planetThe whole Earth is being changed by human air pollution, but crucially productive regions altered by water pollution and a decline in the amount per capita of arable land. The synergy of these threats has led many scientists to argue we have a crucial population problem that will be with us for a generation or more because our rates of consumption are accelerating at two to three times faster than these human numbers. As the population rises that increased rate is only half the rate at which people consume water and one third of the rate at which electricity users consume energy.{*}

Earth station: Mauna Loa mountain top

The graph below displays a 44 year measurement of carbon dioxide.

The amount of carbon dioxide underwent a 60 percent increase in forty-eight years over the base year of 1958, but recently the rise is accelerating.

1.36% average yearly increase over four decades.

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Charles David Keeling, noted JIMO researcher, was awarded the National Medal of Science in a White House presentation on 13 June 2002 for his lifetime achievement in scientific research. His significant studies of the carbon cycle and the increase of atmospheric CO2, have been a pivotal marker in the study of global climate change. Keeling's scientific contributions have affected the scientific, economic and social challenges which confront us today and well into the future.

Keeling was the first to model the accumulation of atmospheric carbon dioxide. The "Keeling curve" (Figure) encapsulates 45 years of time of series measurements of atmospheric carbon dioxide taken atop Mauna Loa, Hawaii. His data confirmed that the increased accumulation of carbon dioxide produced by burning fossil fuels and other industrial products, contributed to the greenhouse effect. Under Keeling's current JIMO research, which is a continuum of his lifetime study of the global carbon cycle, he is developing measurement techniques in analyzing Ar/N2 ratios.

The current estimate in 2012 showed the largest increase in carbon emissions ever projected as a six percent rise over the previous year, despite a global depression in the US and Europe.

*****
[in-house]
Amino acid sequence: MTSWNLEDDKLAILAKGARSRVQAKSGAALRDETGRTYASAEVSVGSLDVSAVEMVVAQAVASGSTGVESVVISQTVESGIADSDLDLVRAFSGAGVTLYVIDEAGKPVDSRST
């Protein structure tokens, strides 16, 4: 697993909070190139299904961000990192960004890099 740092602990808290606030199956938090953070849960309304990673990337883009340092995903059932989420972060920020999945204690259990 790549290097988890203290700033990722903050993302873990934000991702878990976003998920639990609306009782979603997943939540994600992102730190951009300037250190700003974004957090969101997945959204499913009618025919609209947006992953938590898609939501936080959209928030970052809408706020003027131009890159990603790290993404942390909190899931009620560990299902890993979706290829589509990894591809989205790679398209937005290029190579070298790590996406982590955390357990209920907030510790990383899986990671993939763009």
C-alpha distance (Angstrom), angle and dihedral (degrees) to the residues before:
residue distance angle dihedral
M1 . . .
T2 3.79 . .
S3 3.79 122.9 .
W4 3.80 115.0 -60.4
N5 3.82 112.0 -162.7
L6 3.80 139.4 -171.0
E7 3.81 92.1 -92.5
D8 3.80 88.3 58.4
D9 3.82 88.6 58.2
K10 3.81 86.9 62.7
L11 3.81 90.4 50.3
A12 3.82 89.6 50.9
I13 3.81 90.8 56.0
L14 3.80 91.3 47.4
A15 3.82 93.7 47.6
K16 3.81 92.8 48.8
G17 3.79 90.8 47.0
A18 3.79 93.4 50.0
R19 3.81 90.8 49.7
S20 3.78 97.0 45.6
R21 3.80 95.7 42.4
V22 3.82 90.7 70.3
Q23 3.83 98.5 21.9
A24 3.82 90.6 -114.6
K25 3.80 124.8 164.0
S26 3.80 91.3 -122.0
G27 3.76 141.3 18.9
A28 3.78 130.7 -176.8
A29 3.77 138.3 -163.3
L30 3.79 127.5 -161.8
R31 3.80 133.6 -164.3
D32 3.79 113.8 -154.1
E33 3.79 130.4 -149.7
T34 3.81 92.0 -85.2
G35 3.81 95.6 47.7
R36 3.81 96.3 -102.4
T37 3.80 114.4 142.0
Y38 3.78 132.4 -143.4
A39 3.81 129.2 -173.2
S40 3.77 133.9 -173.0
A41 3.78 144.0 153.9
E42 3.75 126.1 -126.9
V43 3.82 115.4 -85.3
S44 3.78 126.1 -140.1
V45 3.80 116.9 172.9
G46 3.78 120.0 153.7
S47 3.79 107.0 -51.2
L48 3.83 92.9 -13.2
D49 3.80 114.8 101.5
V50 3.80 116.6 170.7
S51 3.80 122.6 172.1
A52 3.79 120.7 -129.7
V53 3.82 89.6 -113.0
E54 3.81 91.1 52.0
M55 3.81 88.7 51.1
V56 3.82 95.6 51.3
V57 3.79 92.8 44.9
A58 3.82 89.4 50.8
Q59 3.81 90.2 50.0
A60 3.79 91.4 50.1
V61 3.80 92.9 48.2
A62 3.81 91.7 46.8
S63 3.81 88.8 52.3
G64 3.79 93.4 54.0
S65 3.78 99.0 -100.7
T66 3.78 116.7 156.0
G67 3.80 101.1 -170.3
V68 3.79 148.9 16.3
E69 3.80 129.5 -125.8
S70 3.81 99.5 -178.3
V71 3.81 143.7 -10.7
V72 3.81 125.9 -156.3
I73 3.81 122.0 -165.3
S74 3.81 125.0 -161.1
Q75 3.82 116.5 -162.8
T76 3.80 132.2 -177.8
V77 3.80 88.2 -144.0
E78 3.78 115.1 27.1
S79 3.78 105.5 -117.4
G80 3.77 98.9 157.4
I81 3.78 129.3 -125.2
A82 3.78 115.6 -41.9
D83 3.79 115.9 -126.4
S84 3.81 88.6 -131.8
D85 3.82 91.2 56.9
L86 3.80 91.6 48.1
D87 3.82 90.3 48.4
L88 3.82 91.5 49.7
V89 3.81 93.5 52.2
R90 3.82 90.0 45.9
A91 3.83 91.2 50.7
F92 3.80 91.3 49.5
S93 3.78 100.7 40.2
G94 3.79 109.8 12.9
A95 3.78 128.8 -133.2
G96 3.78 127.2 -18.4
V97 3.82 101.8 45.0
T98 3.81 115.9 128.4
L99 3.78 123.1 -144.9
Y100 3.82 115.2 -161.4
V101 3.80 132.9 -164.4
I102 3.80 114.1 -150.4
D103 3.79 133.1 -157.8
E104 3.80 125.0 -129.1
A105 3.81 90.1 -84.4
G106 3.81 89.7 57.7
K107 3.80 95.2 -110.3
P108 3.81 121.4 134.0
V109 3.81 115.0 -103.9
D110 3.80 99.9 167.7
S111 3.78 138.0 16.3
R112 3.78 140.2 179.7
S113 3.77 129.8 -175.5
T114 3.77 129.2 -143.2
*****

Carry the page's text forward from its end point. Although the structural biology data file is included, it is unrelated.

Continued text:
The "Keeling Curve" confirms a steady increase in carbon dioxide levels contributing to the greenhouse effect. Critics charge that such a relation between carbon and temperature is inverted, that is carbon increase is lagging indicator and not a leading indicator of warmer temperatures. By that the climate skeptics argue that rising temperatures lead to higher carbon dioxide and water vapor levels. Instead of carbon dioxide triggering a rise in temperatures, these skeptics argue that the build-up of carbon dioxide is due to temperature rising.

Besides his interests in atmospheric chemistry and geochemistry, his comprehensive study of the effects of tidal mixing on climate change spans a 1,000-year period. According to Keeling, strong oceanic tides are the engines behind the warming-cooling cycle that may help determine future climate change.

Born in Scranton, Pennsylvania, Keeling received his B. A. degree in chemistry from the University of Illinois in 1948 and a Ph.D. in chemistry from Northwestern University in 1954. Keeling joined the Scripps Institution of Oceanography in 1956. He is a fellow of the American Academy of Arts and Sciences, the American Geophysical Union, the American Association for the Advancement of Sciences, and the National Academy of Sciences.

* Source

That means the population rate of increase is two percent per year, then the water consumption is double the rate of population increase and that energy use in industrialized nations is three times that of the population. The argument that either population drives consumption or that consumption is driving irreparable damages on the Earth is meaningless since both population and consumption together are inseparable.


Hadley Centre, U. K.

Earth observatory from NASA


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